These mixtures adopted by some MNC’s are just the result of their attempt to transfer their home practices abroad and over time some middle grounds have been met to achieve the most efficiency while still maintaining some degree of control. A study by Ding et al (1997) that looked at MNC’s in China discovered that even though there had been a definite move away from particular historical Chinese norms such as ‘egalitarian pay’ and life-time employment the MNC’s still kept in place the limited difference in normal workers and managers pay.
This was said to be influenced by a term called ‘Chinese socialist ideology. This suggests that although national patterns and systems of business are highly influenced by MNC’s and the overall effects of globalisation, some aspects may still survive in the future simply due to the need to respond by MNC’s to several deeply embedded forces present in different nations.
This can be referred to as the ‘hybridization’ of global and local influences and pressures and is becoming a more prominent stance adopted by many MNC’s across the globe. In a publication by Alan Price ‘Human Resource Management in a Business Context’ a study by Hetrick (2002) is detailed which gives a good insight into the different ways in which HRM concepts, policies and practices were established within MNC’s subsidiaries in Poland between the years of 1996 and 1999.
The study reveals that HRM was thought of by the Polish as an ‘imported Anglo-American concept’ which had no similarities with the people management and personnel development systems that were in place and being practiced by Polish organisations. Hetrick shares the findings that MNC’s are giving ever increasing importance to HRM viewing it as the necessary control mechanism by which to integrate employees across national boundaries.
The Expatriate managers are seen to be very important in this process and the following reasons are described: ??? As Role Models who indicate the appropriate and desired company behavior, specific values and ways of getting things done; ??? As Fixers who can adapt the MNC’s corporate values and their mission statements to the local circumstances in which they operate; ??? As Key Actors, who put into play the desired HRM practices; ??? As Networkers or Boundary Spinners, who can make the necessary connections and links between local managers and other parts of the business; ??? As Agents of the Owners who oversee and monitor the development of the new subsidiary company; ??? As Coaches or Mentors who can transfer their knowledge to local managers.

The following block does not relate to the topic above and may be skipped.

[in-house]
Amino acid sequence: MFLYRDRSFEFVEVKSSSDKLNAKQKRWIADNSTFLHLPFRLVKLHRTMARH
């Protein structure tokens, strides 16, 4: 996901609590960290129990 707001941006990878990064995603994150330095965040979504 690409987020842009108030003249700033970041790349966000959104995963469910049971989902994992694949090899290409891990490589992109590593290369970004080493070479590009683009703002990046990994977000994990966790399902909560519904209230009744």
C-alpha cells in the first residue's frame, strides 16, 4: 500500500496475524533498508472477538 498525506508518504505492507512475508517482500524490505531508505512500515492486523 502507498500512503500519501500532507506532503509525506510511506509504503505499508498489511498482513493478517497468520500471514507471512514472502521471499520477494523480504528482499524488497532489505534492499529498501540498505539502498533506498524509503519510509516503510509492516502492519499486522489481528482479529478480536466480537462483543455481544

The research by Hetrick indicates some of the reasons why MNC’s want to export their home values and keep a level of control in host countries, this shows that national patterns are likely to continue being disrupted as long as giant MNC’s continue to dominate the global market by as stated previously a Hybrid style is likely to be the outcome as often the pressures faced can be too strong to completely overcome. The research goes on to indicate how Germany in contrast is fairly different in its approach to HRM than many other different countries in that it is less ‘strategically integrated and proactive’. The German’s it seems prefer to integrate their HRM with pre-existing local systems, and this can even be looked at as a strategic resource. In conclusion it can be seen from the research into globalisation and its effects that this recent magnitude of change is something that all companies, multinational and otherwise should be very aware of in the near future.